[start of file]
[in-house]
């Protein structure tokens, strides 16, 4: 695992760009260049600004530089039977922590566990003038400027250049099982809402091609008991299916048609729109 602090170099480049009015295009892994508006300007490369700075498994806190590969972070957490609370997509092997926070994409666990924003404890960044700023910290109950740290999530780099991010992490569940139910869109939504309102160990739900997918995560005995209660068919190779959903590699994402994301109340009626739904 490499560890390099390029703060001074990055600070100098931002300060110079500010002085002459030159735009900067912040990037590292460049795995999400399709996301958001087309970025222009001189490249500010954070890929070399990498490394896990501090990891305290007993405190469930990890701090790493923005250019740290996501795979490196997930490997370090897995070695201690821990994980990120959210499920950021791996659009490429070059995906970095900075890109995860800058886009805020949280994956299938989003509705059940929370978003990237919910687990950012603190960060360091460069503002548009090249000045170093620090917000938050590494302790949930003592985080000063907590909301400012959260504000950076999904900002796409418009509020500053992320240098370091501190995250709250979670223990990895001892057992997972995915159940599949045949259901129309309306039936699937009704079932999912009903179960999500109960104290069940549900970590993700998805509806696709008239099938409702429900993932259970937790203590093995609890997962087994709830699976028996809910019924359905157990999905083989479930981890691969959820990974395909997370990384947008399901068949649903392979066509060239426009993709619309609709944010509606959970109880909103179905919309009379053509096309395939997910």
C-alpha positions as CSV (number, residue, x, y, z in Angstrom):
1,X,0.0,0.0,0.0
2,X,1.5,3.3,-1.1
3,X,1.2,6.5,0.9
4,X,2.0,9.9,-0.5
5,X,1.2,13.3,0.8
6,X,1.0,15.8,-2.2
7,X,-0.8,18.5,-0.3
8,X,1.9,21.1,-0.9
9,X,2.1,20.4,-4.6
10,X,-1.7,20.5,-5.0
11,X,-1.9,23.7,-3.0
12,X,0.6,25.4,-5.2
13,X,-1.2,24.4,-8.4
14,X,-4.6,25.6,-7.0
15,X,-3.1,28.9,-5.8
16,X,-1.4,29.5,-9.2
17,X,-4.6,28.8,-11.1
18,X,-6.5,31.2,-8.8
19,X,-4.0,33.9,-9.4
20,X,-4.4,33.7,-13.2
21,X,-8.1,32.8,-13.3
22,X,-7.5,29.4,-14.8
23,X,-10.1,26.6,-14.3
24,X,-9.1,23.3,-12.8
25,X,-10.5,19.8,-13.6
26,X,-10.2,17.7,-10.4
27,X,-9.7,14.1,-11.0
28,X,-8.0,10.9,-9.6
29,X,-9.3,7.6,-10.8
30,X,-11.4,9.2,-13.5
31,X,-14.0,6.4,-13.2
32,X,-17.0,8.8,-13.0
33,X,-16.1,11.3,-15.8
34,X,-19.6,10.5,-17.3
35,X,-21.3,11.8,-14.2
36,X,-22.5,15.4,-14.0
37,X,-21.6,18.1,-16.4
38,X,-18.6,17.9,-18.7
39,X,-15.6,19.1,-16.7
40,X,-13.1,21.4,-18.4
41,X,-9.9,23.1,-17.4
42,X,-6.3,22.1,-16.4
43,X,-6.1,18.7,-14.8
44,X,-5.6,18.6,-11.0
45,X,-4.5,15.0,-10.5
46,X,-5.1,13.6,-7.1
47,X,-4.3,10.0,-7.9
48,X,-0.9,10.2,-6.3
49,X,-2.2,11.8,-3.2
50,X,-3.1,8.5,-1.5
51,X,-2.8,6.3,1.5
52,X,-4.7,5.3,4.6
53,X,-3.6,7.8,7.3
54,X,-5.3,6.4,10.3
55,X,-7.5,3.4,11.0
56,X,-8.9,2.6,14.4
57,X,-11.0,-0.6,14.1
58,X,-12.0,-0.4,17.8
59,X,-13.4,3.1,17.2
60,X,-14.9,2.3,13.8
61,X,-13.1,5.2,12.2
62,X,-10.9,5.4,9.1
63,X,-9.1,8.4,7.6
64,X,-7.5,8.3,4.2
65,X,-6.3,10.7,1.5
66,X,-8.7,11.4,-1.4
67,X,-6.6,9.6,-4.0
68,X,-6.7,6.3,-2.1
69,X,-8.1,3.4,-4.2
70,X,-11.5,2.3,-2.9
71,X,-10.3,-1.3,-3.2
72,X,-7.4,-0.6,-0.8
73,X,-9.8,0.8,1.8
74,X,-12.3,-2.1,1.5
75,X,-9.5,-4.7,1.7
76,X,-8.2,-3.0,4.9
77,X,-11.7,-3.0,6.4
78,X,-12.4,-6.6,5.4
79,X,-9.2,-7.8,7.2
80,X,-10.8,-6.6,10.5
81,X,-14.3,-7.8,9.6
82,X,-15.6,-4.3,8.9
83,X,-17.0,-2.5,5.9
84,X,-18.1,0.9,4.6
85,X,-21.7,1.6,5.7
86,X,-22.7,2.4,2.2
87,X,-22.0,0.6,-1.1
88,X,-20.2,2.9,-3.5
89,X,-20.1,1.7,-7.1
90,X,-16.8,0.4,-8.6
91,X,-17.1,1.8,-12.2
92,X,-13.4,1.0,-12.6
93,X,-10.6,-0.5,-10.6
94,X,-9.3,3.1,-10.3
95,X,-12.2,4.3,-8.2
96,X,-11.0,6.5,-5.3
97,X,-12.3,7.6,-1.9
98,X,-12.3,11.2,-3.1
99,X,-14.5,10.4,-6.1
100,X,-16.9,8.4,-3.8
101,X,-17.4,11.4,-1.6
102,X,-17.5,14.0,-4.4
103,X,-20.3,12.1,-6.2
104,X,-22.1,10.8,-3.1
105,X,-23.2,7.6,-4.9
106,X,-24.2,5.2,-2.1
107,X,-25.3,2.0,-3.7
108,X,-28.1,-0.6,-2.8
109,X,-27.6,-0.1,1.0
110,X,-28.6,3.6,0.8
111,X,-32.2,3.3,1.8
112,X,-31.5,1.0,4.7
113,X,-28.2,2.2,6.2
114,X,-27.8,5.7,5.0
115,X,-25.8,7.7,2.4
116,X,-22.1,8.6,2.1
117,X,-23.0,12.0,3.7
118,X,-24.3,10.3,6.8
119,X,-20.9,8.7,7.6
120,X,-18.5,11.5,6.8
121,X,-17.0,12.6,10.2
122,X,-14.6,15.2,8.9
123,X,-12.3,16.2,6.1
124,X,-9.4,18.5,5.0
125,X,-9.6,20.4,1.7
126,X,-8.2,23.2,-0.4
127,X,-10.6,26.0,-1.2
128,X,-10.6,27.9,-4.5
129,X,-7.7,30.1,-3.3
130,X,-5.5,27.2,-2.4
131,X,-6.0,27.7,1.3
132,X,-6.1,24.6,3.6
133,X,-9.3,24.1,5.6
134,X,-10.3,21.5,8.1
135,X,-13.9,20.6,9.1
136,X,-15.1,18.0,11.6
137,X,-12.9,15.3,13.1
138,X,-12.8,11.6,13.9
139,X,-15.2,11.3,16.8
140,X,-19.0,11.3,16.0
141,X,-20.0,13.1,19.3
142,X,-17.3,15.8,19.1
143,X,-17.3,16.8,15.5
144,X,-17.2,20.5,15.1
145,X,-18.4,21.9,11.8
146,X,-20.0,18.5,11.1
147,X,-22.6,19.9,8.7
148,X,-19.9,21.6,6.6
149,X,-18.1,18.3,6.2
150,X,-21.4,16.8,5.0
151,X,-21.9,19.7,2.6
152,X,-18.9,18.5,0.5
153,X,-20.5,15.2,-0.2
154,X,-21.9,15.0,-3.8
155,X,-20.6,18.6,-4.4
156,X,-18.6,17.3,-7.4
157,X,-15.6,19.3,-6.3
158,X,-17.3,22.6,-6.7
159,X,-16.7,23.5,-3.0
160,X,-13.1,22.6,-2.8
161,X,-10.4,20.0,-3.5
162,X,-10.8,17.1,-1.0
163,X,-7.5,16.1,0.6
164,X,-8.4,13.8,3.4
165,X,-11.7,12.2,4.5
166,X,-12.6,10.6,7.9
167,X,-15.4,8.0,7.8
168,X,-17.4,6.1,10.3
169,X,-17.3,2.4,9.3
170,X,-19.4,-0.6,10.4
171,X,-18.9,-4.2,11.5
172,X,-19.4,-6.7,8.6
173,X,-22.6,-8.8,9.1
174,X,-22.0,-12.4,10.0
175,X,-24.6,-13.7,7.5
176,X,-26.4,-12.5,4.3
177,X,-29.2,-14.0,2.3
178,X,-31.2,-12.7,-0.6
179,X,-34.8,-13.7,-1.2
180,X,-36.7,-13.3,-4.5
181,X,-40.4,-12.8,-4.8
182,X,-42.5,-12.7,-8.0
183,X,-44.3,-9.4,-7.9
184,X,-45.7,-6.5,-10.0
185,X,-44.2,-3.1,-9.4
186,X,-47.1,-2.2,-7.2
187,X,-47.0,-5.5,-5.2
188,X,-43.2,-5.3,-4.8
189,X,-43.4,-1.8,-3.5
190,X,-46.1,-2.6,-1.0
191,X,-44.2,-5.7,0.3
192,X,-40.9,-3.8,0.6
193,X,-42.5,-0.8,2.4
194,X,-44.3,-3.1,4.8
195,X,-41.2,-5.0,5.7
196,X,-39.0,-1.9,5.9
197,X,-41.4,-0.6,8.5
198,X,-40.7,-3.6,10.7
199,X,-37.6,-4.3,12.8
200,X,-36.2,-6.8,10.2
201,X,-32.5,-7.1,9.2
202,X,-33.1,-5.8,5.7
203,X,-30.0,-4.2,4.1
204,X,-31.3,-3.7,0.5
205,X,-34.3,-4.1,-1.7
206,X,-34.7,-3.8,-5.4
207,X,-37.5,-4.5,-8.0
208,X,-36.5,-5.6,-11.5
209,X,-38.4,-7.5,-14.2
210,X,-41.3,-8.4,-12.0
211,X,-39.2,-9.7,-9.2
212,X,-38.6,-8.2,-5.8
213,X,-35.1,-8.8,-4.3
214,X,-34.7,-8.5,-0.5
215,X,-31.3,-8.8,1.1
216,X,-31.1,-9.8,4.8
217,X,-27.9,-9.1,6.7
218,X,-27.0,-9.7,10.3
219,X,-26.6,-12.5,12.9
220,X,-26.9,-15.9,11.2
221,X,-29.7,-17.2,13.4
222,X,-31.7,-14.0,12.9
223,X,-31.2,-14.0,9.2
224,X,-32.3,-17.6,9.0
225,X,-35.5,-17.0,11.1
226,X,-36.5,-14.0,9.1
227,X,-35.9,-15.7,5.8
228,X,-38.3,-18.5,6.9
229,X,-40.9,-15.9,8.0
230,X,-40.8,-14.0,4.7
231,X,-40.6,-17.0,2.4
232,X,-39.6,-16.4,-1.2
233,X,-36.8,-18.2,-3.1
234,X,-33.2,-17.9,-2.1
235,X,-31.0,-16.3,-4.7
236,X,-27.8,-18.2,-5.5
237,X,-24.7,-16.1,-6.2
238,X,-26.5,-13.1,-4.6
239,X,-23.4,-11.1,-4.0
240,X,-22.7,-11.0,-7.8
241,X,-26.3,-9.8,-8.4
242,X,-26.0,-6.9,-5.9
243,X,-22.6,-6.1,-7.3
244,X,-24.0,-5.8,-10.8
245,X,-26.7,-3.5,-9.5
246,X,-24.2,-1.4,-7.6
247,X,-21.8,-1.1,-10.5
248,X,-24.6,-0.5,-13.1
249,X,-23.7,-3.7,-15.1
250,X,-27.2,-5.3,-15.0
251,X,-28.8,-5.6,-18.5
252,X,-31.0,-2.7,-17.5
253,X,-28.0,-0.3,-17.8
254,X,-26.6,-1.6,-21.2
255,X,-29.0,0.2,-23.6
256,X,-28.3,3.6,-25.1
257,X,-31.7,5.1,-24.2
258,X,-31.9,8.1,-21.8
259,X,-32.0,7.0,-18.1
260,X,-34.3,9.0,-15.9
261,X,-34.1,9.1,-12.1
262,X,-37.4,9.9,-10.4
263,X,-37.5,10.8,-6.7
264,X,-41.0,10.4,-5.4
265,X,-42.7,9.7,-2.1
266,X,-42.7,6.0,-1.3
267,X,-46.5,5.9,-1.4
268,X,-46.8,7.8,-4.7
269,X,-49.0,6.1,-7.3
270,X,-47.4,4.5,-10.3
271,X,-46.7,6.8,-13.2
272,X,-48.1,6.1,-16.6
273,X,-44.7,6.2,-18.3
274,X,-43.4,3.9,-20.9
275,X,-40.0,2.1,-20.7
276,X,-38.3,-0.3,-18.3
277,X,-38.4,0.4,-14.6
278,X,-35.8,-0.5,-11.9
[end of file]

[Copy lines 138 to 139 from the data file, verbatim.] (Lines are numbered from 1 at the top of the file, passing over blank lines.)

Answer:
135,X,-13.9,20.6,9.1
136,X,-15.1,18.0,11.6